The George Tisdale Case
The case of George Tisdale, convicted in 1911 for second degree murder and sentenced to 10 to 15 years in federal prison, reveals a deplorable side to the prison justice system at that time. The story below comes from the August 1926 edition of the publication, The O.E. Library Critic. The article details how Tisdale was forcibly committed to St. Elizabeth’s Hospital in Washington DC, the oldest insane asylum in the country, by McNeil Island Federal Penitentiary officials where he was held past his release date without due process. The likely reason – the hospital was paid an allowance by the federal government for each patient. More patients = more money.
One attempt by a lawyer to have him released by writ of habeas corpus succeeded, but instead of being freed, thugs from the insane asylum entered the courtroom and forcibly kidnapped Tisdale who was then hauled back to the hospital under the pretense of “observation.” They had already been observing him for thirteen years. Tisdale was eventually released after a congressman intervened on his behalf.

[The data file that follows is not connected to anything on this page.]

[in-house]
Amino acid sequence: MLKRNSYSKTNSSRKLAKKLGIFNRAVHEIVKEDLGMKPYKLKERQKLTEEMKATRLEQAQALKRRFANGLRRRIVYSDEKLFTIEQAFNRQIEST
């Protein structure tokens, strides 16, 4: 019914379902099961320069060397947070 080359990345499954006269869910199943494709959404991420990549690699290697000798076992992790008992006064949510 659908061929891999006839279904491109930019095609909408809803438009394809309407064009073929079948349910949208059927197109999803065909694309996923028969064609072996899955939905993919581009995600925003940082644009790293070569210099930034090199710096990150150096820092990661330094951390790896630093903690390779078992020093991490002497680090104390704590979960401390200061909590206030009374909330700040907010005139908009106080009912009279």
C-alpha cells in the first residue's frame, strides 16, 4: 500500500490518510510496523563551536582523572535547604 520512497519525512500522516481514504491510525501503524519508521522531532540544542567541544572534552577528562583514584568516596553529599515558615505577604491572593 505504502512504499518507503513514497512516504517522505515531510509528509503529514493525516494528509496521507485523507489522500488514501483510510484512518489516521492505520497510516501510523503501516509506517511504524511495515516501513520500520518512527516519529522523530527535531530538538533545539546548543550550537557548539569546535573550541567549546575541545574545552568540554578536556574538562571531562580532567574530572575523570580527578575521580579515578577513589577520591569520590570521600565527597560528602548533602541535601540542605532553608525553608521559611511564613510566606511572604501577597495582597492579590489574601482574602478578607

The horrors of St. Elizabeth’s Hospital have been well-documented during the 20th Century.
The Tisdale Case – The O.E. Library Critic, August, 1926, pages 1-3.
In 1911 an Alaskan miner, George C. Tisdale, took part in a miners’ brawl in which a man was killed. Tisdale surrendered himself to the local United States marshal, for criminal justice is administered in Alaska, as a territory, not by locally chosen officials, but by the United States Department of Justice, was tried and sentenced to the Federal Penitentiary at McNeil Island.